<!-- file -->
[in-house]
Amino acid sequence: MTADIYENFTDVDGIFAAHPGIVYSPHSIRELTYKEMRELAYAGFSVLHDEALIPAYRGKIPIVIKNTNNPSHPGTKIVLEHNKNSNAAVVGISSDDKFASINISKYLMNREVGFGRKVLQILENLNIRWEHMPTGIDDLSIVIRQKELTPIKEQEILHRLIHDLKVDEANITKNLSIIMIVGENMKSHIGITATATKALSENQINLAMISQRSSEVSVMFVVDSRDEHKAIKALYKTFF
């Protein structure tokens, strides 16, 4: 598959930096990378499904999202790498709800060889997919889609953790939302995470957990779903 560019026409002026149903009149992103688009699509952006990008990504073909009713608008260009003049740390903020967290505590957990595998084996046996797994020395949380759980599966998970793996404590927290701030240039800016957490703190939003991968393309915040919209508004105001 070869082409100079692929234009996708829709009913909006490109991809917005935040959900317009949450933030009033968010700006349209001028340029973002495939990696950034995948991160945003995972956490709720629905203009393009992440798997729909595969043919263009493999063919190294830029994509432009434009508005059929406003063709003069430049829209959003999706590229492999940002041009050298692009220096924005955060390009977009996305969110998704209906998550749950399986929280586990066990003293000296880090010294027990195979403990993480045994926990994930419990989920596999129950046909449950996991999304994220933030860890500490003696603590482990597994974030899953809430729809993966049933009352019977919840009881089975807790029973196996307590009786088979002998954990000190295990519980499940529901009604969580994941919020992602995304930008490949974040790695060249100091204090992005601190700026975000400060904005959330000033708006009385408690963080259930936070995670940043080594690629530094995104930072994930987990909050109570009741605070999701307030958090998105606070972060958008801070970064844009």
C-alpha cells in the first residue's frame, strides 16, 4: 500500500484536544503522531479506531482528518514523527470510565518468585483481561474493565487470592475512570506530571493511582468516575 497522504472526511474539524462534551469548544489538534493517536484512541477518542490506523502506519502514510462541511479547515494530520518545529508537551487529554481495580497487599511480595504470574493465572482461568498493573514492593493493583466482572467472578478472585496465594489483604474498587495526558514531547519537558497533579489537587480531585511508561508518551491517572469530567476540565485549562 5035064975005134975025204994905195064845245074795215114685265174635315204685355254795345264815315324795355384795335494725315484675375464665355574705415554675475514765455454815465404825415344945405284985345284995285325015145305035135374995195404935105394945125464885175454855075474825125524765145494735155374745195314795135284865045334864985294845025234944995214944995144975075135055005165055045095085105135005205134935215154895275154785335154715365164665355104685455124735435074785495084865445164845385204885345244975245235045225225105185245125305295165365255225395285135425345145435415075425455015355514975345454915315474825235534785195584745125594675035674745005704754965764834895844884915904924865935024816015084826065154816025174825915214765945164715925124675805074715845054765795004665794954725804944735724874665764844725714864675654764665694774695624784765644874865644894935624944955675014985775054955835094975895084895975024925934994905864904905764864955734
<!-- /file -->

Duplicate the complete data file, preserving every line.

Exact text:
[in-house]
Amino acid sequence: MTADIYENFTDVDGIFAAHPGIVYSPHSIRELTYKEMRELAYAGFSVLHDEALIPAYRGKIPIVIKNTNNPSHPGTKIVLEHNKNSNAAVVGISSDDKFASINISKYLMNREVGFGRKVLQILENLNIRWEHMPTGIDDLSIVIRQKELTPIKEQEILHRLIHDLKVDEANITKNLSIIMIVGENMKSHIGITATATKALSENQINLAMISQRSSEVSVMFVVDSRDEHKAIKALYKTFF
């Protein structure tokens, strides 16, 4: 598959930096990378499904999202790498709800060889997919889609953790939302995470957990779903 560019026409002026149903009149992103688009699509952006990008990504073909009713608008260009003049740390903020967290505590957990595998084996046996797994020395949380759980599966998970793996404590927290701030240039800016957490703190939003991968393309915040919209508004105001 070869082409100079692929234009996708829709009913909006490109991809917005935040959900317009949450933030009033968010700006349209001028340029973002495939990696950034995948991160945003995972956490709720629905203009393009992440798997729909595969043919263009493999063919190294830029994509432009434009508005059929406003063709003069430049829209959003999706590229492999940002041009050298692009220096924005955060390009977009996305969110998704209906998550749950399986929280586990066990003293000296880090010294027990195979403990993480045994926990994930419990989920596999129950046909449950996991999304994220933030860890500490003696603590482990597994974030899953809430729809993966049933009352019977919840009881089975807790029973196996307590009786088979002998954990000190295990519980499940529901009604969580994941919020992602995304930008490949974040790695060249100091204090992005601190700026975000400060904005959330000033708006009385408690963080259930936070995670940043080594690629530094995104930072994930987990909050109570009741605070999701307030958090998105606070972060958008801070970064844009």
C-alpha cells in the first residue's frame, strides 16, 4: 500500500484536544503522531479506531482528518514523527470510565518468585483481561474493565487470592475512570506530571493511582468516575 497522504472526511474539524462534551469548544489538534493517536484512541477518542490506523502506519502514510462541511479547515494530520518545529508537551487529554481495580497487599511480595504470574493465572482461568498493573514492593493493583466482572467472578478472585496465594489483604474498587495526558514531547519537558497533579489537587480531585511508561508518551491517572469530567476540565485549562 5035064975005134975025204994905195064845245074795215114685265174635315204685355254795345264815315324795355384795335494725315484675375464665355574705415554675475514765455454815465404825415344945405284985345284995285325015145305035135374995195404935105394945125464885175454855075474825125524765145494735155374745195314795135284865045334864985294845025234944995214944995144975075135055005165055045095085105135005205134935215154895275154785335154715365164665355104685455124735435074785495084865445164845385204885345244975245235045225225105185245125305295165365255225395285135425345145435415075425455015355514975345454915315474825235534785195584745125594675035674745005704754965764834895844884915904924865935024816015084826065154816025174825915214765945164715925124675805074715845054765795004665794954725804944735724874665764844725714864675654764665694774695624784765644874865644894935624944955675014985775054955835094975895084895975024925934994905864904905764864955734